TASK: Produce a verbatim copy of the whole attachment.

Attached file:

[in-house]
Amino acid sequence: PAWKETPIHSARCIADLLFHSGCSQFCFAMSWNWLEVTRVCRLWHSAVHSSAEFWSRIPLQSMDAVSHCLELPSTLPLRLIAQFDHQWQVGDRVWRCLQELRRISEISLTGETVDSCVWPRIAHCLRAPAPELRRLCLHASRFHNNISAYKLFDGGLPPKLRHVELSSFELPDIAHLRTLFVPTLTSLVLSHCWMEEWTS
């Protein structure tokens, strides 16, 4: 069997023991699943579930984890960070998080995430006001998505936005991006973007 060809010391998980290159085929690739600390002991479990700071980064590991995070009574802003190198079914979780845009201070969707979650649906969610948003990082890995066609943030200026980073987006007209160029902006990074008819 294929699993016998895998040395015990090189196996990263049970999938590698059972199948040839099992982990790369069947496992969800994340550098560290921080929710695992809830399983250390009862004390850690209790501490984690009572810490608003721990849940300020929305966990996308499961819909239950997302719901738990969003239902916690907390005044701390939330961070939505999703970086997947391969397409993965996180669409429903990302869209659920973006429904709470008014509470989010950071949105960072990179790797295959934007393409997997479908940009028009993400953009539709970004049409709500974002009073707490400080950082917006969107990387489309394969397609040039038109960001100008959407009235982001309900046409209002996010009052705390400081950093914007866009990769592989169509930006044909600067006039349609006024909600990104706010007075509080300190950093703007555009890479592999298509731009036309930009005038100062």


[in-house]
Amino acid sequence: PAWKETPIHSARCIADLLFHSGCSQFCFAMSWNWLEVTRVCRLWHSAVHSSAEFWSRIPLQSMDAVSHCLELPSTLPLRLIAQFDHQWQVGDRVWRCLQELRRISEISLTGETVDSCVWPRIAHCLRAPAPELRRLCLHASRFHNNISAYKLFDGGLPPKLRHVELSSFELPDIAHLRTLFVPTLTSLVLSHCWMEEWTS
């Protein structure tokens, strides 16, 4: 069997023991699943579930984890960070998080995430006001998505936005991006973007 060809010391998980290159085929690739600390002991479990700071980064590991995070009574802003190198079914979780845009201070969707979650649906969610948003990082890995066609943030200026980073987006007209160029902006990074008819 294929699993016998895998040395015990090189196996990263049970999938590698059972199948040839099992982990790369069947496992969800994340550098560290921080929710695992809830399983250390009862004390850690209790501490984690009572810490608003721990849940300020929305966990996308499961819909239950997302719901738990969003239902916690907390005044701390939330961070939505999703970086997947391969397409993965996180669409429903990302869209659920973006429904709470008014509470989010950071949105960072990179790797295959934007393409997997479908940009028009993400953009539709970004049409709500974002009073707490400080950082917006969107990387489309394969397609040039038109960001100008959407009235982001309900046409209002996010009052705390400081950093914007866009990769592989169509930006044909600067006039349609006024909600990104706010007075509080300190950093703007555009890479592999298509731009036309930009005038100062």